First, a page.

By definition, if one has arranged TTP for one APN, then the next TTP arrangement for APN (2) will need to be arranged on the same basis, taking into consideration APN(1) and one's ability to pay for both?

Time to pay arrangements take into account all known liabilities etc. So if you have an arrangement running you argue that the second must be generous as to default the first would cause financial damage disproportionate to the charge.

You'd hope HMRC would realise this, but don't hold your breath.

squirrel
21st April 2015, 14:28
Time to pay arrangements take into account all known liabilities etc. So if you have an arrangement running you argue that the second must be generous as to default the first would cause financial damage disproportionate to the charge.

You'd hope HMRC would realise this, but don't hold your breath.

If HMRC are prepared to take other creditors into account in this instance. As I've mentioned in a previous thread, last time I had dealings with a TTP HMRC didn't care about my credit card bills, they only took living costs into account so I had to go on a DMP. But I actually owed them the money that time. This time it's different (yes I understand that an APN is legally enforceable blah blah). We'll see what they say.

ads1980
21st April 2015, 19:51
If HMRC are prepared to take other creditors into account in this instance. As I've mentioned in a previous thread, last time I had dealings with a TTP HMRC didn't care about my credit card bills, they only took living costs into account so I had to go on a DMP. But I actually owed them the money that time. This time it's different (yes I understand that an APN is legally enforceable blah blah). We'll see what they say.

How would you stand in this situation....

No assets at all. The house and mortgage are in the Mrs' name. Cars are in the Mrs' name and all bills. What could HMRC do in this case?

dmuk
21st April 2015, 20:27
I'm not sure I understand the question but I've answered the question...

I didn't think it through. However you did answer it. It is very likely the apn would be issued to an individual (rather than Ltd co).

Therefore it would need to be paid with post tax money. From this respect could you argue for a payment plan on the basis you draw minimum salary/dividend from Ltd Co?

Has anyone successfully arranged such a plan while still operating a Ltd co?

webberg
21st April 2015, 20:55
I didn't think it through. However you did answer it. It is very likely the apn would be issued to an individual (rather than Ltd co).

Therefore it would need to be paid with post tax money. From this respect could you argue for a payment plan on the basis you draw minimum salary/dividend from Ltd Co?

Has anyone successfully arranged such a plan while still operating a Ltd co?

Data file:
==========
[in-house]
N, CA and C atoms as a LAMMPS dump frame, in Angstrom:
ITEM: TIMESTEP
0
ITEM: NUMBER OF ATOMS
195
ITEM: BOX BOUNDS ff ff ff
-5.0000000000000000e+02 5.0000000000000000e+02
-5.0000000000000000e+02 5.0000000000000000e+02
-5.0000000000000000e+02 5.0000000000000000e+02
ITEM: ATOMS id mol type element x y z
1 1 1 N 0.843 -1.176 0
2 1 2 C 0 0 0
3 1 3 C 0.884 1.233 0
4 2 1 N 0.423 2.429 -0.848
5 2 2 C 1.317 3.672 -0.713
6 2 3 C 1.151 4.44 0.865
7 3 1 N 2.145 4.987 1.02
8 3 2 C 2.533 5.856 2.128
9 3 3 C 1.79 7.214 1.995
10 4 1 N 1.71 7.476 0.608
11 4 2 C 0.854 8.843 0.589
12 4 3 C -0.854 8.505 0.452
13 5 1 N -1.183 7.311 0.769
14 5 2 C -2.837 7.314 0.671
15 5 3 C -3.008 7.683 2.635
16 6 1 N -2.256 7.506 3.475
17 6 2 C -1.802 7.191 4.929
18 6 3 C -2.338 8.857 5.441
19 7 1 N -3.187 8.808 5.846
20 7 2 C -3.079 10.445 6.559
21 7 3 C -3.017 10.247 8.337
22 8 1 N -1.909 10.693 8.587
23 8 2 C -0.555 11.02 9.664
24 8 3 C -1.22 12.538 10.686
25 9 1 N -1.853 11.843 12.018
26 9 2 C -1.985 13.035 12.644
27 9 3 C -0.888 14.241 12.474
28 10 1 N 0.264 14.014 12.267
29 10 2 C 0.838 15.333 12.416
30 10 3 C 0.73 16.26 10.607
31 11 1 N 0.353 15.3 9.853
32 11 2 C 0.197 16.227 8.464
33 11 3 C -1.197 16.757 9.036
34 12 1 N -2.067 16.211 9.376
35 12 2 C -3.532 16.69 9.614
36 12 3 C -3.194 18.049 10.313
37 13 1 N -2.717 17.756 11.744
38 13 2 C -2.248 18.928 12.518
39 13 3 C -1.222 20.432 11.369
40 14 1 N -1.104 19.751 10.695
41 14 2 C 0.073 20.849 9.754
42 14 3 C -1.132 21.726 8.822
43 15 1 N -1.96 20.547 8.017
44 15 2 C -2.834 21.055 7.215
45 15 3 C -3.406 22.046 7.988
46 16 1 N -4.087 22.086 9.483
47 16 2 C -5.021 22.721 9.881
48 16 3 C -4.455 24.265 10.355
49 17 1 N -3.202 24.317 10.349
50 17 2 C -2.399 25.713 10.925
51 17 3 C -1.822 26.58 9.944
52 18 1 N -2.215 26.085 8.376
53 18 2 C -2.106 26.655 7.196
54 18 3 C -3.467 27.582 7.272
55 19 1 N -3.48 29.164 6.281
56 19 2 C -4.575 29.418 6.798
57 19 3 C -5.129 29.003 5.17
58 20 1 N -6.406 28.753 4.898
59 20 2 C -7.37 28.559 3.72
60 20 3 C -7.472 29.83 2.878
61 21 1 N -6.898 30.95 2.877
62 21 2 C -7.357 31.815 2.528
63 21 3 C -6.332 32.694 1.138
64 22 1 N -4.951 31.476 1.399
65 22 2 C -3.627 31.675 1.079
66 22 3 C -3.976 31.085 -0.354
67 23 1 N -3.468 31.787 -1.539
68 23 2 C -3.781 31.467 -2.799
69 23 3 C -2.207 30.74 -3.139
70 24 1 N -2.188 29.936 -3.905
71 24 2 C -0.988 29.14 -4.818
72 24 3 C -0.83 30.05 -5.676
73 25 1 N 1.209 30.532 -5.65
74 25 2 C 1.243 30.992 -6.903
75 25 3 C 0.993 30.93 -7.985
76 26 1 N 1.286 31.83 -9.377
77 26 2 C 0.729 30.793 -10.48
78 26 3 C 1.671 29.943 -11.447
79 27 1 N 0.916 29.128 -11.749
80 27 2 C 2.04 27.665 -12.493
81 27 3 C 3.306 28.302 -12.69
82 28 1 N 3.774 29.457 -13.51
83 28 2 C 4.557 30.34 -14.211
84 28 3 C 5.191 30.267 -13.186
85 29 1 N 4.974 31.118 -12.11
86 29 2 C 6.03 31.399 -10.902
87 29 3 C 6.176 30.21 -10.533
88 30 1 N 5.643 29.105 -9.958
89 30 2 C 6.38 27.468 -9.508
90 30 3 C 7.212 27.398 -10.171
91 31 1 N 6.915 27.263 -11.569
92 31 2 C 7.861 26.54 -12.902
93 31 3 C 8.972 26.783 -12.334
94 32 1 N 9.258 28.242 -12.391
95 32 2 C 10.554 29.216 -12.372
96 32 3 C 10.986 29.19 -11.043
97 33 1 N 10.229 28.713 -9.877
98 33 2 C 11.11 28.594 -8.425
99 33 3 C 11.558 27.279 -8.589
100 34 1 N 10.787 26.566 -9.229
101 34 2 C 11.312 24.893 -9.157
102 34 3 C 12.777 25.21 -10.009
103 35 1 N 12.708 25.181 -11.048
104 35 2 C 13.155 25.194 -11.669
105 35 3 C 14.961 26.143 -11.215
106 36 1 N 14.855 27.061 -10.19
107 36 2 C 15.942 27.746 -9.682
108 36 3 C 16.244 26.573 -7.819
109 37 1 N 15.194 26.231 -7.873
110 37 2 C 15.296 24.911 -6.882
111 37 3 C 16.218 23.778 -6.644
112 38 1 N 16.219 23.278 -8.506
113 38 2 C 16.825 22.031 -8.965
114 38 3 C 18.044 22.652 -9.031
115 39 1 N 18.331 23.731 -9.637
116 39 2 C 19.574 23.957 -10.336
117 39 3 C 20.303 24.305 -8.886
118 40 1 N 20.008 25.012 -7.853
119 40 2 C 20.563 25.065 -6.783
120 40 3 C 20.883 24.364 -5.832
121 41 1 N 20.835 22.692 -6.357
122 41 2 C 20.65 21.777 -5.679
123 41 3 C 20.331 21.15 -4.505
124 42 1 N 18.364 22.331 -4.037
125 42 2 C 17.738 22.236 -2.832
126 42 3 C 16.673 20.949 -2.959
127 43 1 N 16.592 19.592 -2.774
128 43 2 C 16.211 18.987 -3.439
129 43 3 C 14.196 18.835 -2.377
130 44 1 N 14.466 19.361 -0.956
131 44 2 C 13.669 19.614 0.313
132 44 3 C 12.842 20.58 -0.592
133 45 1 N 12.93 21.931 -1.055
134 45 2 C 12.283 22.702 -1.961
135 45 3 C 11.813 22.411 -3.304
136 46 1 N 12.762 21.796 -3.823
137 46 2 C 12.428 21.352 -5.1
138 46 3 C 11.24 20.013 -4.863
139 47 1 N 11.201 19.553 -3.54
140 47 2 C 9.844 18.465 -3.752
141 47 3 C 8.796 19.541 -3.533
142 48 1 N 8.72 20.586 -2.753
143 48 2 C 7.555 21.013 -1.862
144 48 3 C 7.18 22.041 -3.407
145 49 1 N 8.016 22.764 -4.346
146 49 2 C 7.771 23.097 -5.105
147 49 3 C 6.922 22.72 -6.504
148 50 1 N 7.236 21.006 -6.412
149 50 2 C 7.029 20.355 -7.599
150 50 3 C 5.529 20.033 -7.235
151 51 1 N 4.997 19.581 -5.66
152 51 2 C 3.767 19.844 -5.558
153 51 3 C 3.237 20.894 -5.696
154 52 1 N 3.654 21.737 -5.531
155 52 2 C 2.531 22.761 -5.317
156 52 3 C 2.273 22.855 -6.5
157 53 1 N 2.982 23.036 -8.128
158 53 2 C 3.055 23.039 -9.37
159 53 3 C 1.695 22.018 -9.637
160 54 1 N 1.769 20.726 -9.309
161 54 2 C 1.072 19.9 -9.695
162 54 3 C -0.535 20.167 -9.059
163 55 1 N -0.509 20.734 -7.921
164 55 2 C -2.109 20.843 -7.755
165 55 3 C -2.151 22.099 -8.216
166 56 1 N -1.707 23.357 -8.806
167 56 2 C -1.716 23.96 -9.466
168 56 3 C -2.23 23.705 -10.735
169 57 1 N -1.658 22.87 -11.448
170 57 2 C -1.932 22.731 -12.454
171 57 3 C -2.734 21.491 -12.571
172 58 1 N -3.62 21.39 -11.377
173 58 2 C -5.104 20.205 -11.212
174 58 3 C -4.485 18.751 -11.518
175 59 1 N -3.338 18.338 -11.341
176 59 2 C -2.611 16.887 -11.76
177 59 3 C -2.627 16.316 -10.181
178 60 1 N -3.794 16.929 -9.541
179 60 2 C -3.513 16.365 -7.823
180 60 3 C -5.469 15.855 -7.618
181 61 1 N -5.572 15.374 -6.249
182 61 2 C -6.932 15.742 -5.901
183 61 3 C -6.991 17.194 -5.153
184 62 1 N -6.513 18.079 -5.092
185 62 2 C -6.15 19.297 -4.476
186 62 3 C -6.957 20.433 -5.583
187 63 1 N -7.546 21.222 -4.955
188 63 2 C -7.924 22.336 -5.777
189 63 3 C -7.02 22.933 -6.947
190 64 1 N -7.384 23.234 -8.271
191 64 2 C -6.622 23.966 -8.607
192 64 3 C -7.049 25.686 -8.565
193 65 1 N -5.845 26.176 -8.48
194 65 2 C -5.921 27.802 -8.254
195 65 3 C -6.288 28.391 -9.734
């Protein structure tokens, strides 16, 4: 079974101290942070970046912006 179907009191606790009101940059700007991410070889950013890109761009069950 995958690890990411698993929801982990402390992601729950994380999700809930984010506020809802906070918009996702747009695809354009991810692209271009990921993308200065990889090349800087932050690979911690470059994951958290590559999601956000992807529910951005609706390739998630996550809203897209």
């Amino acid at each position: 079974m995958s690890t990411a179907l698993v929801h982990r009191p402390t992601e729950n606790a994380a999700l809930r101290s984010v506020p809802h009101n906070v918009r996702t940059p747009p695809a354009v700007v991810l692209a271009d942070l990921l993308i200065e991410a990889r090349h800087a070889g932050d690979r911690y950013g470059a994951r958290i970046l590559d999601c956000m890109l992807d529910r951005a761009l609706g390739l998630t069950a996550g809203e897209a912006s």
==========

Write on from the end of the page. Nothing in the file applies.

Not tried it personally but willing to try.

StrengthInNumbers
21st April 2015, 21:19
How would you stand in this situation....

No assets at all. The house and mortgage are in the Mrs' name. Cars are in the Mrs' name and all bills. What could HMRC do in this case?

Since when in Mrs name? As far I know knowingly try to move assets into a relatives name to save from debtors can lead to criminal offence. Be very careful on this path - it is not as easy and rosy as it might look initially.

ads1980
21st April 2015, 21:40
Since when in Mrs name? As far I know knowingly try to move assets into a relatives name to save from debtors can lead to criminal offence. Be very careful on this path - it is not as easy and rosy as it might look initially.

Non of it has been moved in to her name. It has always been the case that it was in her name from day dot so never transferred. So I'm just wondering if they can touch any of it?

StrengthInNumbers
21st April 2015, 21:47
May be not then if it is her money.

Tweedle
2nd May 2015, 18:51
Not tried it personally but willing to try.

You seem to know a bit about TTP - any links or pointers on where I can get info about this? I can't see anything definitive on HMRCs website or in any threads here. Exactly what do you have to do to get TTP , will it only be granted after you've sold all your assets? Must I be homeless or mortgaged to the hilt before they'll consider?
And whilst I'm asking, looking on the bright side, when the court case is won and HMRC have to pay us back the APN, do they refund the interest we've had to pay on loans/mortgages taken out to fund payments made to them? Or are we in a lose-lose situation here, as I suspect?
:frown

webberg
3rd May 2015, 18:18
You seem to know a bit about TTP - any links or pointers on where I can get info about this? I can't see anything definitive on HMRCs website or in any threads here. Exactly what do you have to do to get TTP , will it only be granted after you've sold all your assets? Must I be homeless or mortgaged to the hilt before they'll consider?
And whilst I'm asking, looking on the bright side, when the court case is won and HMRC have to pay us back the APN, do they refund the interest we've had to pay on loans/mortgages taken out to fund payments made to them? Or are we in a lose-lose situation here, as I suspect?
:frown

You are not expected to be homeless, penniless or destitute for TTP.

It's meant to be a position that may hurt for a while but not drive you to the brink of desperation.

Yes, we do some TTP stuff.

On my pro bono slate I have perhaps 3 slots left - first come, first served.